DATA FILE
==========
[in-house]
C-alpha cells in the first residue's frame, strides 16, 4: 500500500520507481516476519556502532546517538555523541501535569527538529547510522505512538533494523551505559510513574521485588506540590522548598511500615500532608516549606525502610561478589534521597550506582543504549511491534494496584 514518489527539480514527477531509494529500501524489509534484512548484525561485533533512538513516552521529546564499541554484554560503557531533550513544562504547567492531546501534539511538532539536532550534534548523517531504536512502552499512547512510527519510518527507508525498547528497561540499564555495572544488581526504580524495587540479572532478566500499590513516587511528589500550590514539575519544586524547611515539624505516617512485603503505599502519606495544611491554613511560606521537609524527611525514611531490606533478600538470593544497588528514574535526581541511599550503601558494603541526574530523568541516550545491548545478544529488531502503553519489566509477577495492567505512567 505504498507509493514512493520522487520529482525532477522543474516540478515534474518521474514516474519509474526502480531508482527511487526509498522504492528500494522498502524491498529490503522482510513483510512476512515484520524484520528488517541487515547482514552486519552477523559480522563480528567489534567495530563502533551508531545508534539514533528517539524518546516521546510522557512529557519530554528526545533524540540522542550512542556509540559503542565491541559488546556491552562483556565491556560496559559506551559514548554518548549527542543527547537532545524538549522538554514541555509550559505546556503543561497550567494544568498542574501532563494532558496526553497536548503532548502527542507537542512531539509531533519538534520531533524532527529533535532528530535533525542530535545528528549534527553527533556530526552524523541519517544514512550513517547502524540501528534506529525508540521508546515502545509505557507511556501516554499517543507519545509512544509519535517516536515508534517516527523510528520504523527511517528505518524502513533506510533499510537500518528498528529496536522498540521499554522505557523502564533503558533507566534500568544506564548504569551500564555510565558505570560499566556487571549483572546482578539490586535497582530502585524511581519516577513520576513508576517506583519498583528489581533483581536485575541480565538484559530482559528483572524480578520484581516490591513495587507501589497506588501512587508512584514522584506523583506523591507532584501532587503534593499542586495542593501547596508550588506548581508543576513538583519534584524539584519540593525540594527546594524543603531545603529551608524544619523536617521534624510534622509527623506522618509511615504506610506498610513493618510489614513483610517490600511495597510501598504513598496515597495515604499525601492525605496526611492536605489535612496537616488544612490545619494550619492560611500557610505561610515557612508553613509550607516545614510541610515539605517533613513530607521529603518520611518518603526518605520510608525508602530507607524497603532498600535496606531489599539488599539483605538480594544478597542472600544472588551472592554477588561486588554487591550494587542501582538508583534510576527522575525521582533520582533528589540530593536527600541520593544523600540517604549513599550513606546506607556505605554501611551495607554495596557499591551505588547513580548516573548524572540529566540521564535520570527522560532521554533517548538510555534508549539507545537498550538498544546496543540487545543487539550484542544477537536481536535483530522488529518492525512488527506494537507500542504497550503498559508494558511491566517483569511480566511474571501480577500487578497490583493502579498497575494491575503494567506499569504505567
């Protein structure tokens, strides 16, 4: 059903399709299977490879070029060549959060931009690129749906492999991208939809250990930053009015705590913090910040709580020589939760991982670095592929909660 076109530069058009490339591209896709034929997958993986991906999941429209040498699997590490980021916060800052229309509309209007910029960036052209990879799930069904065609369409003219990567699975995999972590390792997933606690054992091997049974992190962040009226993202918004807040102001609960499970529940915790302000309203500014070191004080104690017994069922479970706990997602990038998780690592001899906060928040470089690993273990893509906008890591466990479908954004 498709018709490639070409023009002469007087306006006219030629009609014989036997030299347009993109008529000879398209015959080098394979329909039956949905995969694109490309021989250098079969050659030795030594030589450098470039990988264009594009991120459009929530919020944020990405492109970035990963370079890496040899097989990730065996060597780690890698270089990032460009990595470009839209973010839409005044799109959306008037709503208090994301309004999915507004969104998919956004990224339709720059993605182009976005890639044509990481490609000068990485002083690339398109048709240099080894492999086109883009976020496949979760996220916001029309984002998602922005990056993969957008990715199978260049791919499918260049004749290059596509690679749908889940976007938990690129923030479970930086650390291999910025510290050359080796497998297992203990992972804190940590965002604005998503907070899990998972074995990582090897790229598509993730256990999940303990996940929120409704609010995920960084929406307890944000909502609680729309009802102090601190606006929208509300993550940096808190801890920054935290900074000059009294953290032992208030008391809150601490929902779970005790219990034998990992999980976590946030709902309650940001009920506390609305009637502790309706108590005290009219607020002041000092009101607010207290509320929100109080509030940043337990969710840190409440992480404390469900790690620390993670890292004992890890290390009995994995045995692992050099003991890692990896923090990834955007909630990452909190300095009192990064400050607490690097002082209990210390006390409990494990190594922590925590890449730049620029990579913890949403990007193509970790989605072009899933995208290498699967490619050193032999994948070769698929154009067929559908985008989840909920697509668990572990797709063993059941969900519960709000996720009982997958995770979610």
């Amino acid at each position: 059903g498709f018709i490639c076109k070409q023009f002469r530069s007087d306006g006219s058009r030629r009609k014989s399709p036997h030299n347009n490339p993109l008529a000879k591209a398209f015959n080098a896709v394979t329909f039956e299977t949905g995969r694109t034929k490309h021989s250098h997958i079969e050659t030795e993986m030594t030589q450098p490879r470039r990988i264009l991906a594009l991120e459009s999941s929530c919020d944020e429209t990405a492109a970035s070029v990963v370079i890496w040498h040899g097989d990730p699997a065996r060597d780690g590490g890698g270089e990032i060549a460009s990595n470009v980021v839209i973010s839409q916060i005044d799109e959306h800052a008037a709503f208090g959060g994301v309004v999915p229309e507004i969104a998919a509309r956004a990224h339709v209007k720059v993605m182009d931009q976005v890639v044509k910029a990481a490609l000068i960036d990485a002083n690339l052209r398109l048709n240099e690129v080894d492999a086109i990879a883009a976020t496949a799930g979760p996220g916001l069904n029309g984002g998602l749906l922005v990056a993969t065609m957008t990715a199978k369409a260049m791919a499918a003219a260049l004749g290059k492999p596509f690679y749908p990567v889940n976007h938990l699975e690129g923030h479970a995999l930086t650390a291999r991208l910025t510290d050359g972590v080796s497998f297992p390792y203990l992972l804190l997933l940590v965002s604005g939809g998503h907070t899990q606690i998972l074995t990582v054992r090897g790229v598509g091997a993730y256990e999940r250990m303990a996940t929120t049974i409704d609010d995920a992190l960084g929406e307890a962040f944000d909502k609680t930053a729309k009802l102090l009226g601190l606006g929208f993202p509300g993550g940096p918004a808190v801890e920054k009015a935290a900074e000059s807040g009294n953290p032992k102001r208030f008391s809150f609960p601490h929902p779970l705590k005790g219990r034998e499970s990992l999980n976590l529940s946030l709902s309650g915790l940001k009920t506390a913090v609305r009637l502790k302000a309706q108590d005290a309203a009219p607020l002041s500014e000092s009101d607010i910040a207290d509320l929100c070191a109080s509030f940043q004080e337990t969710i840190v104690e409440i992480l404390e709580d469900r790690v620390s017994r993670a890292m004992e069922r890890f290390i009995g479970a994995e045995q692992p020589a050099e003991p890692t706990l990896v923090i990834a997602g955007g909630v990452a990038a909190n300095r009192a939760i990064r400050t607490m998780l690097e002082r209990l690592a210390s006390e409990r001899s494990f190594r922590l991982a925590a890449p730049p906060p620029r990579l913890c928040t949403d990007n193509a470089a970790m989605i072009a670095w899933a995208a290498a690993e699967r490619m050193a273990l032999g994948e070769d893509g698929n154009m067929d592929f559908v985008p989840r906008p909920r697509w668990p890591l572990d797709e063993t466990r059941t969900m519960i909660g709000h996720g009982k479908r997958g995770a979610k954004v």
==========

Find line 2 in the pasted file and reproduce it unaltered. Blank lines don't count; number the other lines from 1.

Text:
C-alpha cells in the first residue's frame, strides 16, 4: 500500500520507481516476519556502532546517538555523541501535569527538529547510522505512538533494523551505559510513574521485588506540590522548598511500615500532608516549606525502610561478589534521597550506582543504549511491534494496584 514518489527539480514527477531509494529500501524489509534484512548484525561485533533512538513516552521529546564499541554484554560503557531533550513544562504547567492531546501534539511538532539536532550534534548523517531504536512502552499512547512510527519510518527507508525498547528497561540499564555495572544488581526504580524495587540479572532478566500499590513516587511528589500550590514539575519544586524547611515539624505516617512485603503505599502519606495544611491554613511560606521537609524527611525514611531490606533478600538470593544497588528514574535526581541511599550503601558494603541526574530523568541516550545491548545478544529488531502503553519489566509477577495492567505512567 505504498507509493514512493520522487520529482525532477522543474516540478515534474518521474514516474519509474526502480531508482527511487526509498522504492528500494522498502524491498529490503522482510513483510512476512515484520524484520528488517541487515547482514552486519552477523559480522563480528567489534567495530563502533551508531545508534539514533528517539524518546516521546510522557512529557519530554528526545533524540540522542550512542556509540559503542565491541559488546556491552562483556565491556560496559559506551559514548554518548549527542543527547537532545524538549522538554514541555509550559505546556503543561497550567494544568498542574501532563494532558496526553497536548503532548502527542507537542512531539509531533519538534520531533524532527529533535532528530535533525542530535545528528549534527553527533556530526552524523541519517544514512550513517547502524540501528534506529525508540521508546515502545509505557507511556501516554499517543507519545509512544509519535517516536515508534517516527523510528520504523527511517528505518524502513533506510533499510537500518528498528529496536522498540521499554522505557523502564533503558533507566534500568544506564548504569551500564555510565558505570560499566556487571549483572546482578539490586535497582530502585524511581519516577513520576513508576517506583519498583528489581533483581536485575541480565538484559530482559528483572524480578520484581516490591513495587507501589497506588501512587508512584514522584506523583506523591507532584501532587503534593499542586495542593501547596508550588506548581508543576513538583519534584524539584519540593525540594527546594524543603531545603529551608524544619523536617521534624510534622509527623506522618509511615504506610506498610513493618510489614513483610517490600511495597510501598504513598496515597495515604499525601492525605496526611492536605489535612496537616488544612490545619494550619492560611500557610505561610515557612508553613509550607516545614510541610515539605517533613513530607521529603518520611518518603526518605520510608525508602530507607524497603532498600535496606531489599539488599539483605538480594544478597542472600544472588551472592554477588561486588554487591550494587542501582538508583534510576527522575525521582533520582533528589540530593536527600541520593544523600540517604549513599550513606546506607556505605554501611551495607554495596557499591551505588547513580548516573548524572540529566540521564535520570527522560532521554533517548538510555534508549539507545537498550538498544546496543540487545543487539550484542544477537536481536535483530522488529518492525512488527506494537507500542504497550503498559508494558511491566517483569511480566511474571501480577500487578497490583493502579498497575494491575503494567506499569504505567